Call for Papers
The world today is in havoc, acute problems such as public health, climate change, inequality and poverty, local and geopolitical
conflicts, migration and human rights are interwoven with transformation in the economic, social and technological realms
that are commonly referred to as grand challenges. George et al. (2016: 1880) refer to grand societal challenges as “formulations
of global problems that can be plausibly addressed through coordinated and collaborative effort”. They argue that articulating
such problems, which are known for their complex and multifaceted nature, is key to stimulate dialogue among different actors
and promote collective action to help solve or manage them (Ostrom, 1990). Accordingly, numerous stakeholders at different
levels, namely, local, regional and global are competing for influencing the public opinion and decision makers to champion
their worldview and interests.
It is therefore surprising, that the rhetorical perspective is fairly absent from the debate on grand challenges. Indeed, there is a great deal of research on how rhetoric and discourse facilitate institutional (Suddaby & Greenwood, 2005) and organizational change (Jarzabkowski & Sillince, 2007). Linked with the “linguistic turn” (Alvesson & Karreman, 2000), we have seen a growing interest in how discursive strategies in communication are used to construct social and societal reality (e.g., Cornelissen & Werner, 2014; Vaara, Sonenshein & Boje, 2016). However, we have limited understanding of how rhetoric motivates and shapes collective action in addressing the change required for the most pressing global concerns, such as to help tackle grand challenges. This is despite the fact that the so-called New Rhetoric (Perelman, 1977) offers a variety of theoretical tools and methods to examine the wider implications of rhetoric in society – especially in terms of convincing (Suddaby & Greenwood, 2005; Sorsa & Vaara, 2020). Indeed, our understanding of rhetoric has been limited as management scholars have tended to view rhetoric relatively narrowly as a managerial tool used “primarily as a means of manipulation and control” (Sillince & Suddaby, 2008: 5). But beyond its discursive quality aimed at communicating ideas or facts, rhetoric includes meaning and the ability to influence social and organizational interactions as well as human behavior (Burke, 1969). It therefore, provides a framework to understand various aspects of social change that is based on shifting and attributing meanings.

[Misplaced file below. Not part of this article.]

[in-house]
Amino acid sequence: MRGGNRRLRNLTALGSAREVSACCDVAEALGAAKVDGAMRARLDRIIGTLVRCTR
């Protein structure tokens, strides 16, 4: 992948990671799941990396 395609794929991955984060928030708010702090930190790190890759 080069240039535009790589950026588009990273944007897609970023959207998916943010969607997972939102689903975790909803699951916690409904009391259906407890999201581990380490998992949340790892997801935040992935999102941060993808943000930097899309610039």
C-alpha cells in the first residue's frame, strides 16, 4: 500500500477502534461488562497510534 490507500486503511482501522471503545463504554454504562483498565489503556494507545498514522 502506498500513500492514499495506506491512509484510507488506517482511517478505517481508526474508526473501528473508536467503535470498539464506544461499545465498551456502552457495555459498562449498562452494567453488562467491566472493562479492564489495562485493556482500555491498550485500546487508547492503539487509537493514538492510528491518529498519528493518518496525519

In line with the Colloquium’s theme of ‘Organizing for a Good Life’, in this sub-theme we call upon contributions on rhetoric to help us unpack the multifaceted nature of collective action for a good purpose in the context of grand societal challenges. Consequently, our aim is to bring together scholars that explore important new directions in rhetoric as discourse and action. We seek to facilitate the dialogue on how different categories of rhetoric emerge and how they hinder or facilitate strategies and decision making for effective collective action in the context of grand societal challenges. We see an opportunity to connect and integrate the currently disparate streams of research on collective action and rhetoric, as combining these theoretical traditions offers new perspectives on adaptive responses to grand challenges by focusing on the practice or initiative as the unit of analysis (Zollo et al., 2013).
Considering that rhetoric in the context of pursuing collective action for grand societal challenges could be formulated around various domains, we encourage submissions of empirical, conceptual and policy-making papers from different disciplines using diverse theoretical lenses and empirical methods that, for example (but not exclusively) refer to: (1) Social identity and identification theory; (2) Social movement theory; (3) Rhetoric and the public good; (4) Rhetoric and the nation state; (5) Rhetoric and public policy change, and (6) Rhetoric and Stakeholder theory.